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Amanda Peterson Beadle
Number of posts: 8
Email address: email
Posts by Amanda Peterson Beadle:
Since taking office, President Obama has actually expanded gun owners’ rights — the most significant guns legislation he signed was a law allowing people to carry guns in national parks. Nevertheless, the chance that he could win a second term reportedly is pushing gun owners to stockpile guns. “People are terrified he’s going to get re-elected and then he won’t care about getting votes next time. He’ll just pass whatever legislation he wants,” DeWayne Irwin, owner of the Cheaper Than Dirt gun store in north Fort Worth, told Star-Telegram. Irwin’s store set a sales record in February.
In 2011, the FBI received more than 16.3 million inquires from people running background checks on potential gun purchasers. That’s up from 11.4 million in 2007. Over four years, more than 1 million of those requests have come from Texas, the second most in the nation behind Kentucky. And while the number of gun owners grows, gun sellers are seeing fear of an administration crackdown.
In outlining his priorities for Alabama, Gov. Robert Bentley (R) vowed to shrink the size of government and oppose tax increases to balance the state’s budget. But to do that, Bentley is asking the federal government to let him lower the number of children who could qualify for ALL Kids, the state’s public health insurance plan for children:
“We don’t have the money,” Bentley said Sunday. […]
ALL Kids this year covers about 84,000 children and of those, about 15,800 are between 200 percent and 300 percent of poverty.
The American Educational Research Association has moved its 2013 annual meeting from Atlanta to San Francisco because of HB 87, Georgia’s harmful immigration law, which is modeled after Arizona’s SB 1070.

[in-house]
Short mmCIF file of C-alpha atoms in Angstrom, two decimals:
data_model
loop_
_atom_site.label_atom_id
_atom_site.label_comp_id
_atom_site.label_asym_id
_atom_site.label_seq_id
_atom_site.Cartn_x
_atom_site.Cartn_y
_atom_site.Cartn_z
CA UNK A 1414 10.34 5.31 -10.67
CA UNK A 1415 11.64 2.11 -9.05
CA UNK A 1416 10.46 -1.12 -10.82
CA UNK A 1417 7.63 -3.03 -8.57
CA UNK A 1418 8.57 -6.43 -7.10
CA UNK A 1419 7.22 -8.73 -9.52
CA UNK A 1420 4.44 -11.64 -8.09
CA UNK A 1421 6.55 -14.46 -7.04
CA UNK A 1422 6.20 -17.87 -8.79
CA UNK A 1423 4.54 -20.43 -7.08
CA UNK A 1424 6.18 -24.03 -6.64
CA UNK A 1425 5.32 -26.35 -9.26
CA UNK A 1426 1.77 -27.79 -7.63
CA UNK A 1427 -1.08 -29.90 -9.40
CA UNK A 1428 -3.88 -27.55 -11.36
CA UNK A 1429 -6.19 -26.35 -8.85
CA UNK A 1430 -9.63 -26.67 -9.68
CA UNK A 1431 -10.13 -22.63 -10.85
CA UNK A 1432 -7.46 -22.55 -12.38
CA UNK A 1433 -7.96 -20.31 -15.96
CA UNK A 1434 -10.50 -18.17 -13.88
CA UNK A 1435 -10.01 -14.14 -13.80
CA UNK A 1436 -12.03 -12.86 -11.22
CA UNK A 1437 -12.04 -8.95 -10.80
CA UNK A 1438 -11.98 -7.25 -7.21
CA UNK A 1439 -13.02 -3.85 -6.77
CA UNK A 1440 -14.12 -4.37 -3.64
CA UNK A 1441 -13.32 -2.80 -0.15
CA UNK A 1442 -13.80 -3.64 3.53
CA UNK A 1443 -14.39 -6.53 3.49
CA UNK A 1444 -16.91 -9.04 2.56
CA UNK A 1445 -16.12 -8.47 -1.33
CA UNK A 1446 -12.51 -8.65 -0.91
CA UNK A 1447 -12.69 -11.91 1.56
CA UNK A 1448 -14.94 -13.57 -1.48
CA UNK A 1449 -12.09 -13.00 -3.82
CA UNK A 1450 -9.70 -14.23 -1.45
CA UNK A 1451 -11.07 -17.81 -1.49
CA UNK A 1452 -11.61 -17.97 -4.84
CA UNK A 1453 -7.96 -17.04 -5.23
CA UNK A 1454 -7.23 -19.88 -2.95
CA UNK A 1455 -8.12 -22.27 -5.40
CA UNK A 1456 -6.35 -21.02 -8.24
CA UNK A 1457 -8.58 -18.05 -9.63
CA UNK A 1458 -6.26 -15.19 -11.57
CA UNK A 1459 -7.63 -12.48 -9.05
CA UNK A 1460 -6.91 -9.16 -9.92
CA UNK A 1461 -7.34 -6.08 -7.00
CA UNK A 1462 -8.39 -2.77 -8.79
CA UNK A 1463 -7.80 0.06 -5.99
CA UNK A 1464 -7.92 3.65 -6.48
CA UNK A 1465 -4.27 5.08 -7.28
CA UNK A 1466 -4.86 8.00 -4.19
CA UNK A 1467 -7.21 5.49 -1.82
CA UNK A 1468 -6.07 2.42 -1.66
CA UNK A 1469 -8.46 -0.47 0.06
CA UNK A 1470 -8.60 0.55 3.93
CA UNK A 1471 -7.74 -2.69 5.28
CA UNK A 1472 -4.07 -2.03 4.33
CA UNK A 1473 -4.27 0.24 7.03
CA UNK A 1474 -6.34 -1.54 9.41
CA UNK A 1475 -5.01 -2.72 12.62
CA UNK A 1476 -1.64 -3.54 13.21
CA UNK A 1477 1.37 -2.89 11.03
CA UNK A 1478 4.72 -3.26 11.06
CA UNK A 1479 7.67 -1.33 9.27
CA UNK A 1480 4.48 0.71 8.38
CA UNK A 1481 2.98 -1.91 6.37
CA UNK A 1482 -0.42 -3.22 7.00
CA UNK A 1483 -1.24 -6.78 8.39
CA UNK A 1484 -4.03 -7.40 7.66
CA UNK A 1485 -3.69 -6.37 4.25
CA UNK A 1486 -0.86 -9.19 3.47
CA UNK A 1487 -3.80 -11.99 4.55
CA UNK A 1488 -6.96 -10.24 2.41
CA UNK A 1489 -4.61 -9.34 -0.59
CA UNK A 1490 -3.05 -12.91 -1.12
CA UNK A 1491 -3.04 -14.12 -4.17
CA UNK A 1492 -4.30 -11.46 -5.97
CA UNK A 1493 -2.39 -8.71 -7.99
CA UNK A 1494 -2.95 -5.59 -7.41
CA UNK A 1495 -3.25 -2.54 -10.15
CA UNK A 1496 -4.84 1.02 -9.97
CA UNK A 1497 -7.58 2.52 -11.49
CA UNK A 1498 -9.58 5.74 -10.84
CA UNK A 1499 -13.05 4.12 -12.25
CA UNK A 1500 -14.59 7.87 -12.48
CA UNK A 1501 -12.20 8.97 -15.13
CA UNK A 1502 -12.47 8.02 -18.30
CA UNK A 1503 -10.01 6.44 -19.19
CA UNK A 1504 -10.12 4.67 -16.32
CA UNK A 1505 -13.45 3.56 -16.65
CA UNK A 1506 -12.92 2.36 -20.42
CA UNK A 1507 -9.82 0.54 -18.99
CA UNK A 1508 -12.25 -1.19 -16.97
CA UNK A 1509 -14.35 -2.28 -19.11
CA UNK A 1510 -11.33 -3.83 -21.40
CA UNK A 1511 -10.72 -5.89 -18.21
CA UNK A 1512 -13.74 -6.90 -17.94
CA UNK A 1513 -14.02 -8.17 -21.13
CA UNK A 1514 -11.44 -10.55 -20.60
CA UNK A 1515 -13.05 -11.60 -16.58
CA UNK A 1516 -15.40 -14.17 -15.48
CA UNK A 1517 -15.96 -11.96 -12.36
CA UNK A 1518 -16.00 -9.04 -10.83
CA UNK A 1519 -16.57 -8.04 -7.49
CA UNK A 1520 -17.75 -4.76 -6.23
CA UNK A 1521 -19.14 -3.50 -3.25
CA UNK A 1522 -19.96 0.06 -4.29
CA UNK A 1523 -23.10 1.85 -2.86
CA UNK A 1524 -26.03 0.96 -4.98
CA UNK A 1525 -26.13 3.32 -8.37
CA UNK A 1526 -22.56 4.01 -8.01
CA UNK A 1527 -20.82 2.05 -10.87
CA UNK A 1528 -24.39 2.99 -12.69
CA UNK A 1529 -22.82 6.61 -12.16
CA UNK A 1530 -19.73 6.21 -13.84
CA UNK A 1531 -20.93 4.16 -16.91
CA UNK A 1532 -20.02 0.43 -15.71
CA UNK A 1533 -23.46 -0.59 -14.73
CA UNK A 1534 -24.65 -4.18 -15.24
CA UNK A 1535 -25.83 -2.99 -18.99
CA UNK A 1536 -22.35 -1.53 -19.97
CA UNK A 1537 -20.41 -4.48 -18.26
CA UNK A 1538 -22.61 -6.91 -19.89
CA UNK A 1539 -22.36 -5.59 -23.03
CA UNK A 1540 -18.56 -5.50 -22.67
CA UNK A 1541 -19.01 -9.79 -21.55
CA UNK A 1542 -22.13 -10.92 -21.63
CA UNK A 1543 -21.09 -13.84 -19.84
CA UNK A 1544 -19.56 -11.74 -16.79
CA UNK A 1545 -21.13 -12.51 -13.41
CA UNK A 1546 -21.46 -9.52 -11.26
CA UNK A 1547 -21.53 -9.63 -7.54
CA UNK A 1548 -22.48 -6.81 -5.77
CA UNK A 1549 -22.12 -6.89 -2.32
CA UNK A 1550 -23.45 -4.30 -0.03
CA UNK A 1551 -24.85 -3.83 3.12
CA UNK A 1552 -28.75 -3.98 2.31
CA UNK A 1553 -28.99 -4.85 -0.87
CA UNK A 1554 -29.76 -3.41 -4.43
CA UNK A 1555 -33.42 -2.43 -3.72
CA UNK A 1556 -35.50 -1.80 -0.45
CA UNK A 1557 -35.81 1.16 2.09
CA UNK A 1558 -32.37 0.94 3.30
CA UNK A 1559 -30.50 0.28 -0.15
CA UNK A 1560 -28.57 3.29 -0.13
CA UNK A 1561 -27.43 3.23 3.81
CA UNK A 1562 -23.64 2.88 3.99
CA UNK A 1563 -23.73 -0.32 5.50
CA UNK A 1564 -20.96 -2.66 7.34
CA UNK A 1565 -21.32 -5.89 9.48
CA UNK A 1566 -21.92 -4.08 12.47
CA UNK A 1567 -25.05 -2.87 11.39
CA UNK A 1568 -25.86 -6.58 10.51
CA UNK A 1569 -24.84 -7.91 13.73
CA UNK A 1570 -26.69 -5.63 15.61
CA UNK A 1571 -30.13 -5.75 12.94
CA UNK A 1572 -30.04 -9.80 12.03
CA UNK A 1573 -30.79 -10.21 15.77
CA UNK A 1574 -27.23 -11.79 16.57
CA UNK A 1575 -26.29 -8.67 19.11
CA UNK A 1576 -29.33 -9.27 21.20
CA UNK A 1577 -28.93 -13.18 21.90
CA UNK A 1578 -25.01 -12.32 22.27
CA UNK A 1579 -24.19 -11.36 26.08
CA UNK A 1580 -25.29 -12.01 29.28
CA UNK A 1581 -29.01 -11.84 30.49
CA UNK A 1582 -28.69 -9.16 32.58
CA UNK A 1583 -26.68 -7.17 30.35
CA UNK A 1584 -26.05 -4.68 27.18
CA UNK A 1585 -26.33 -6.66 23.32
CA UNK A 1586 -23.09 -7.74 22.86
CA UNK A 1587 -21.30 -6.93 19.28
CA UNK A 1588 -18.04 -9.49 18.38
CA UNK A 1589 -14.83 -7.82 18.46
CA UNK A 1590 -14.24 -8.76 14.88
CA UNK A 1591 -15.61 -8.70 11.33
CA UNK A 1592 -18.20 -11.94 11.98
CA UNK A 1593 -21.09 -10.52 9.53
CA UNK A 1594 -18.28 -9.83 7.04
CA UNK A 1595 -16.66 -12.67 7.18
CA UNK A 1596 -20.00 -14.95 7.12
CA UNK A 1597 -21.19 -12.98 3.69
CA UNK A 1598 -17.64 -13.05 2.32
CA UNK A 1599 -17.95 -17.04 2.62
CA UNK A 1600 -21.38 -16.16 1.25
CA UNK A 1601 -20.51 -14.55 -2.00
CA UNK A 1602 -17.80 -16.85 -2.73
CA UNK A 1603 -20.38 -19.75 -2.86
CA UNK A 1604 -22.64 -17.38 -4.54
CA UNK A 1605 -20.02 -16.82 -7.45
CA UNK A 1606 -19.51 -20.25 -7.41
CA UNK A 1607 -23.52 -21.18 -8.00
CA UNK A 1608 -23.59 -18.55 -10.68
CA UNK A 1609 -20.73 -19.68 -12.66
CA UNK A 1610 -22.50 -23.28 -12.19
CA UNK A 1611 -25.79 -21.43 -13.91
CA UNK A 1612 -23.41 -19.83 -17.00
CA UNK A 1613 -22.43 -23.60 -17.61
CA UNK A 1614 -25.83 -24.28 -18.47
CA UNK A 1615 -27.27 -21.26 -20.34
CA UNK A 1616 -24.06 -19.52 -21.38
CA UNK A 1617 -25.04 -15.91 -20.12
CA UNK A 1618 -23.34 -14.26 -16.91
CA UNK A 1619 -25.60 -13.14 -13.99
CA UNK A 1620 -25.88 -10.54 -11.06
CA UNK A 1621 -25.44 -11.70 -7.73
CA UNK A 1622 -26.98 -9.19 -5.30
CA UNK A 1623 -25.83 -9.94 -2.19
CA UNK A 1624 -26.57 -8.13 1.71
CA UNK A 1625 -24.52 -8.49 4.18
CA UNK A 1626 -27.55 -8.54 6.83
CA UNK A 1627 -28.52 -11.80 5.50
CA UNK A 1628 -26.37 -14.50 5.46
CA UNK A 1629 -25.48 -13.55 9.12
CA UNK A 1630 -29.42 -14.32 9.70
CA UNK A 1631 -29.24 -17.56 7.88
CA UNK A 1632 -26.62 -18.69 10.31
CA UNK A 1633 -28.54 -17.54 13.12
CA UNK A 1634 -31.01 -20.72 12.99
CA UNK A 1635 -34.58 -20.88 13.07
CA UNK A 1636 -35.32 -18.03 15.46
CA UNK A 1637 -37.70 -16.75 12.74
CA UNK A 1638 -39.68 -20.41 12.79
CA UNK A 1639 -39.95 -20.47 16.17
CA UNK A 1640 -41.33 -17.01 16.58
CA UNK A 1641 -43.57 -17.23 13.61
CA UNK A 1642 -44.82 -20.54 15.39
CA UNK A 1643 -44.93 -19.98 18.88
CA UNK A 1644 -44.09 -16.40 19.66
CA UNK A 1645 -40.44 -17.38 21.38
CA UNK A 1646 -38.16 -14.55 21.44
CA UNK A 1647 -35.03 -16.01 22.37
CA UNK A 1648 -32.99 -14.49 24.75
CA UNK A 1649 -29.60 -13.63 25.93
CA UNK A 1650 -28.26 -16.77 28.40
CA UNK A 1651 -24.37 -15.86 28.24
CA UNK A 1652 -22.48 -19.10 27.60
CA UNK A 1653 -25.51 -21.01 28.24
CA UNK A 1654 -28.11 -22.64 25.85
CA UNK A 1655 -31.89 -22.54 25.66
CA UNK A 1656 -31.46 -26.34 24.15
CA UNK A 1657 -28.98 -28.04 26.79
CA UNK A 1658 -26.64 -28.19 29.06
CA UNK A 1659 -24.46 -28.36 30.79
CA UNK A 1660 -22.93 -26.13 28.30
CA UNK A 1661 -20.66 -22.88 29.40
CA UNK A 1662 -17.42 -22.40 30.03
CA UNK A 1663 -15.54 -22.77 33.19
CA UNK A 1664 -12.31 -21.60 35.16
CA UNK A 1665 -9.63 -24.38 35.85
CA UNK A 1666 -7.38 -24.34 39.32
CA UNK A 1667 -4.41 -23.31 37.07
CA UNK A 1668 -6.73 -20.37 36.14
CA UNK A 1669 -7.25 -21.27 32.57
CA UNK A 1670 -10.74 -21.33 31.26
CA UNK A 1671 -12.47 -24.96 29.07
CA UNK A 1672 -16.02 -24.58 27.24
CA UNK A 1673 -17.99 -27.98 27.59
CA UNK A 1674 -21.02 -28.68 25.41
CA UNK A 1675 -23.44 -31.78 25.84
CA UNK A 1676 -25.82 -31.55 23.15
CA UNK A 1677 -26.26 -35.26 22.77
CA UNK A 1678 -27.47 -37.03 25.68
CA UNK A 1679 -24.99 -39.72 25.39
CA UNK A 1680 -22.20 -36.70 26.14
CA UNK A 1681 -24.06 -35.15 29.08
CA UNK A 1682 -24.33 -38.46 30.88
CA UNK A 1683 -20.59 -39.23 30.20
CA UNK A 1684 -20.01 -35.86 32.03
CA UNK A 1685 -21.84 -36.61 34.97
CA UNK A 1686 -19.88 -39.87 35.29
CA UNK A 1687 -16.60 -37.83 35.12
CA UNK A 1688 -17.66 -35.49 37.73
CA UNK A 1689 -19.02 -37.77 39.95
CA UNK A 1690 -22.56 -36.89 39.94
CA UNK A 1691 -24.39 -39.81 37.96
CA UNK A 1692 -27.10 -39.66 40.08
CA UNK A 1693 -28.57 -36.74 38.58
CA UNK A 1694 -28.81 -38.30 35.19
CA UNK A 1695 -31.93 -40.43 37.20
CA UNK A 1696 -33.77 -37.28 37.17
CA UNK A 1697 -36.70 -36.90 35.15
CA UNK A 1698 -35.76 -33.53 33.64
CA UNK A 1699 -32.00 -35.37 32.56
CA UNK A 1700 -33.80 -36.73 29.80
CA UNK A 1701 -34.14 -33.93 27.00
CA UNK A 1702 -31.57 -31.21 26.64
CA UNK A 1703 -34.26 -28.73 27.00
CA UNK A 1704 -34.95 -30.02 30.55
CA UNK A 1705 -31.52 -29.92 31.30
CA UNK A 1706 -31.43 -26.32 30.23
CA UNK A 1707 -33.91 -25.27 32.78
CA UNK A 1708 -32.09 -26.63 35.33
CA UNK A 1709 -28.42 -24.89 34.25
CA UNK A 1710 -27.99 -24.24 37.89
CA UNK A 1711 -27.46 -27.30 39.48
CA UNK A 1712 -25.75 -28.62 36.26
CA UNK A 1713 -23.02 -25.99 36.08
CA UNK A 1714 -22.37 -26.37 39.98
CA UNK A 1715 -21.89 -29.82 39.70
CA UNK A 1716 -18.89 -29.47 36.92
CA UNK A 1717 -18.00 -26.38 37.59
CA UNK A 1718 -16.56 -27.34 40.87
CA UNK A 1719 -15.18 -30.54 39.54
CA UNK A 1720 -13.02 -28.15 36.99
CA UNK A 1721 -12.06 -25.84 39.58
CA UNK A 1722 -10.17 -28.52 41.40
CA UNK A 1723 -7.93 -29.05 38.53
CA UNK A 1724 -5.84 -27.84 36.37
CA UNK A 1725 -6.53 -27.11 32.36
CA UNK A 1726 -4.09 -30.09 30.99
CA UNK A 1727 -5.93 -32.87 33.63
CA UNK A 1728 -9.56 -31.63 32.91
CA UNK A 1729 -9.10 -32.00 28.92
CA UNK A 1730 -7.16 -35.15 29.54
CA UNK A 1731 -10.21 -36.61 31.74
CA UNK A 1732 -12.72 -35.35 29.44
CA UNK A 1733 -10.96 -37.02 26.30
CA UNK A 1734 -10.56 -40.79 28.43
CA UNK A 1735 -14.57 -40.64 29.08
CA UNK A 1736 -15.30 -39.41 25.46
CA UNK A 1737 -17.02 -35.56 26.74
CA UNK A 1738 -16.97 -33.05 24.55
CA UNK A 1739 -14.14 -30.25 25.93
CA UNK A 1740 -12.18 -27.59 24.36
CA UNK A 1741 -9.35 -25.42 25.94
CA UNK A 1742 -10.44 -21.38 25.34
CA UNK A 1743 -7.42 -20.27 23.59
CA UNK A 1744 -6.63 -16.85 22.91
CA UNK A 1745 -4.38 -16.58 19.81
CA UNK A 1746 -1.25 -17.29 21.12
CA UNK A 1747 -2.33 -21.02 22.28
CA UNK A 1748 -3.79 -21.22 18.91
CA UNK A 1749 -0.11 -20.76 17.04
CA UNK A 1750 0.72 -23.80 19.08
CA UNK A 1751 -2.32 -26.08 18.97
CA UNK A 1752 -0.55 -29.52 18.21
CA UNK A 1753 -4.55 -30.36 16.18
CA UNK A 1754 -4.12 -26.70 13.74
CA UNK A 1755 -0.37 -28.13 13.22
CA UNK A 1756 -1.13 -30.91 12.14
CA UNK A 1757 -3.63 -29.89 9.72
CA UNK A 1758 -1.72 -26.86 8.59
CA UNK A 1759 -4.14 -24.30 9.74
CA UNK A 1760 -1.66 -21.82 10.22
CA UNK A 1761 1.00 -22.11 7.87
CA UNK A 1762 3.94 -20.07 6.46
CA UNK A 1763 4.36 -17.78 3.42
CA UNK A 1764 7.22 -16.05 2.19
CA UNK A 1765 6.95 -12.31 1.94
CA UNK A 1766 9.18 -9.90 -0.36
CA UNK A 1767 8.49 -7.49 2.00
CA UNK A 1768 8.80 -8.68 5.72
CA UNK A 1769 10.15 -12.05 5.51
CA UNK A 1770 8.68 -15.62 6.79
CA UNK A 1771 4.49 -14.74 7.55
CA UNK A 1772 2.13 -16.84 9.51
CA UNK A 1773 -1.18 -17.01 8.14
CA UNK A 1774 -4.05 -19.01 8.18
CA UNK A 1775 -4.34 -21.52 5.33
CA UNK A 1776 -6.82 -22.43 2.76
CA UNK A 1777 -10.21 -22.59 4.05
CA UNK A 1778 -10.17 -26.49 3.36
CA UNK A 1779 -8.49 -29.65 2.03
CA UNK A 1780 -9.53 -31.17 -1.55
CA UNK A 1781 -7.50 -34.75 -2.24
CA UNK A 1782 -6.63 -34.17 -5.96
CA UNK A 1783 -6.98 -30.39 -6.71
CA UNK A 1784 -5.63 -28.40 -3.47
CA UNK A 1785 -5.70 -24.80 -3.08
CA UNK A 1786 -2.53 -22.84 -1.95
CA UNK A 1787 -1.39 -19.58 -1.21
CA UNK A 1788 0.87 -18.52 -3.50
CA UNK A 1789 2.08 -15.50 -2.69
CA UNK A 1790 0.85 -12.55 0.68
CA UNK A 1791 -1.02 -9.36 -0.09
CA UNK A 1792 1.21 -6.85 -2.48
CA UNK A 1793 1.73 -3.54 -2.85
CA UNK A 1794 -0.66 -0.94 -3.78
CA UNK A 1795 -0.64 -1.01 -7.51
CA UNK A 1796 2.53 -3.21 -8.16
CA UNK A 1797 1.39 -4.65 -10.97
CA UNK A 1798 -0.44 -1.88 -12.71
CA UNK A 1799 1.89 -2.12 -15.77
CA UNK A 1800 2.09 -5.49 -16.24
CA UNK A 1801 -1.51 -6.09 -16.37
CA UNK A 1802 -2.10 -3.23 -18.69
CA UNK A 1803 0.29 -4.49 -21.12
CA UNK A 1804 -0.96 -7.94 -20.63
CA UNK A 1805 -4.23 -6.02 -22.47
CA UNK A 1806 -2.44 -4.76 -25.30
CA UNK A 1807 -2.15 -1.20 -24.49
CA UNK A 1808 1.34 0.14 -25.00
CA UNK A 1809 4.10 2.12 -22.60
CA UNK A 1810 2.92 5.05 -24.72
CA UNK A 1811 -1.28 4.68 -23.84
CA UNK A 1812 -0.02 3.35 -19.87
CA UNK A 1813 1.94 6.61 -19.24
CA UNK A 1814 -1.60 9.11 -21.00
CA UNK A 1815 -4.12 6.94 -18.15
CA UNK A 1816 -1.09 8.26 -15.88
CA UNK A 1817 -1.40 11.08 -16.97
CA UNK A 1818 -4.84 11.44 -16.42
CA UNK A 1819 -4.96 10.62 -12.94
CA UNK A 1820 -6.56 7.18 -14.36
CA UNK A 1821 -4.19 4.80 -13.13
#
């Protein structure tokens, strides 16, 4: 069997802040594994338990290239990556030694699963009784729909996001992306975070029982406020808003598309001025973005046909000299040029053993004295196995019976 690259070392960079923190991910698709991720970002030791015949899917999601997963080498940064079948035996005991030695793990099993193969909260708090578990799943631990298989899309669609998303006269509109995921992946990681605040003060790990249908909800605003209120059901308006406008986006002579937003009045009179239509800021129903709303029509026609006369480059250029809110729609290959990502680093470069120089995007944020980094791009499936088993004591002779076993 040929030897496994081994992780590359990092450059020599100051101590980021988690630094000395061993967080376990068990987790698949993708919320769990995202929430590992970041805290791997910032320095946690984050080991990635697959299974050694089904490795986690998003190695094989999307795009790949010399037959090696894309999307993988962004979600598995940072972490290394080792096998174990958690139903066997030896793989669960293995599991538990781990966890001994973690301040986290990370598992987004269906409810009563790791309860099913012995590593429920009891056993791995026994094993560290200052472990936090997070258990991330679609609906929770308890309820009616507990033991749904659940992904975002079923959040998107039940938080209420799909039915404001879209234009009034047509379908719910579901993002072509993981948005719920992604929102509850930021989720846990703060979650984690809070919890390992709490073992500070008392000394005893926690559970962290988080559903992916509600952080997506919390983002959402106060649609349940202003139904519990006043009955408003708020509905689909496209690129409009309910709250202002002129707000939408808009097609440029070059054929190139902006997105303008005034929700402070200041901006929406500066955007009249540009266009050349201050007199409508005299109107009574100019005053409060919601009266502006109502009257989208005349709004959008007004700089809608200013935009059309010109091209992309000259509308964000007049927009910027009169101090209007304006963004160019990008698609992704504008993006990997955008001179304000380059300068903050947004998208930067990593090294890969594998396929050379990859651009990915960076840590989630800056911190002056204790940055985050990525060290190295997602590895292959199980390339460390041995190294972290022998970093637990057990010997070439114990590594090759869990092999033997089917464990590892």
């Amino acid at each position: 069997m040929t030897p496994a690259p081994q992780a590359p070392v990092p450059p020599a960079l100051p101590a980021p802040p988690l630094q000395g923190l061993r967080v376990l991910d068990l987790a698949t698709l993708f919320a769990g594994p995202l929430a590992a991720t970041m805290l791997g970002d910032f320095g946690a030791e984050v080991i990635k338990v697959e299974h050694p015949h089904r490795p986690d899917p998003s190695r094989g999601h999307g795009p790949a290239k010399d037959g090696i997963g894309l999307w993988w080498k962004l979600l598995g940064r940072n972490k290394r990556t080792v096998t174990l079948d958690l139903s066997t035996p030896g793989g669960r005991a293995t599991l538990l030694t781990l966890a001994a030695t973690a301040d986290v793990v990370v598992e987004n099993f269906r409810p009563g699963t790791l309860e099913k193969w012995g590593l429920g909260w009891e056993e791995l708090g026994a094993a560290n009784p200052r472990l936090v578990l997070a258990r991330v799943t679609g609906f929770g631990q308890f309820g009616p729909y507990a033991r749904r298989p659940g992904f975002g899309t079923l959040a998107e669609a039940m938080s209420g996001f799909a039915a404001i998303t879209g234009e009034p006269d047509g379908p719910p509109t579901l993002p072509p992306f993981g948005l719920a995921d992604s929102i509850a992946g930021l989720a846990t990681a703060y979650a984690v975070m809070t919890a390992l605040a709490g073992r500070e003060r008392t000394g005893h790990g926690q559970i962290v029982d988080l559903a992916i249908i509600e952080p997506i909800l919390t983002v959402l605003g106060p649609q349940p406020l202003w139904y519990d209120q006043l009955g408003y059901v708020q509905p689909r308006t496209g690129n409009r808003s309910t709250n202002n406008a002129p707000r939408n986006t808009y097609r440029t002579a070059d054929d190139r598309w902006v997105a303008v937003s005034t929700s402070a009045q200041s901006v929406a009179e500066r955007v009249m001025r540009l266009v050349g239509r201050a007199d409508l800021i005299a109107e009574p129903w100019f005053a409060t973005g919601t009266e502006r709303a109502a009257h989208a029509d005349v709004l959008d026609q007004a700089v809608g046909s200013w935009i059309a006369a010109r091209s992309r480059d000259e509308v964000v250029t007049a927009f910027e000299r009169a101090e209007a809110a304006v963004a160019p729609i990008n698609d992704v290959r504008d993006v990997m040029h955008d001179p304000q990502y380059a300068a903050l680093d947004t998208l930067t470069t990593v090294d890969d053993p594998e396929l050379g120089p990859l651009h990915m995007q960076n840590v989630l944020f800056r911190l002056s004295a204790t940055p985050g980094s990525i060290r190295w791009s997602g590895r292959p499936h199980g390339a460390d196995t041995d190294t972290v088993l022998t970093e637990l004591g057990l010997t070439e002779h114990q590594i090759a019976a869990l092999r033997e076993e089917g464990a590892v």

“The relocation from Georgia helps to ensure that AERA members and other Annual Meeting participants have equal access to engage in AERA activities free of…intimidation that could occur under this law,” the organization explains. “HB87 seriously compromises the viability of AERA’s holding a conference where all its members will be welcome.”
When Alabama Gov. Robert Bentley (R) and Attorney General Luther Strange (R) both called for changes to the state’s anti-immigrant law last year, it was a hopeful sign that the state might roll back the law’s most harmful effects. According to one projection, the state GDP could decline by $2.3 to $10.8 billion because of HB 56, and the state could lose up to 140,000 jobs.
And state Sen. Gerald Dial (R) agreed with the governor and attorney general and other legislators who called for changes to the law. “It’s just common sense. Let’s step up and say we’ve made some mistakes,” Dial said in November. Now he has filed a bill that proposes some of the broadest changes to HB 56 that, while far from perfect, would address some of the most harmful aspects of HB 56
Doing the Math
Republicans routinely claim that shrinking the government’s involvement in health care would eliminate waste, inefficiency and significantly lower health care costs. But during the debate over the Affordable Care Act, these same politicians lambasted Democrats for cutting $500 billion from Medicare and Medicaid, and specifically argued that the government’s overpayments to private health insurance plans participating in Medicare Advantage (MA) were essential for preserving seniors’ access to services — particularly in rural areas.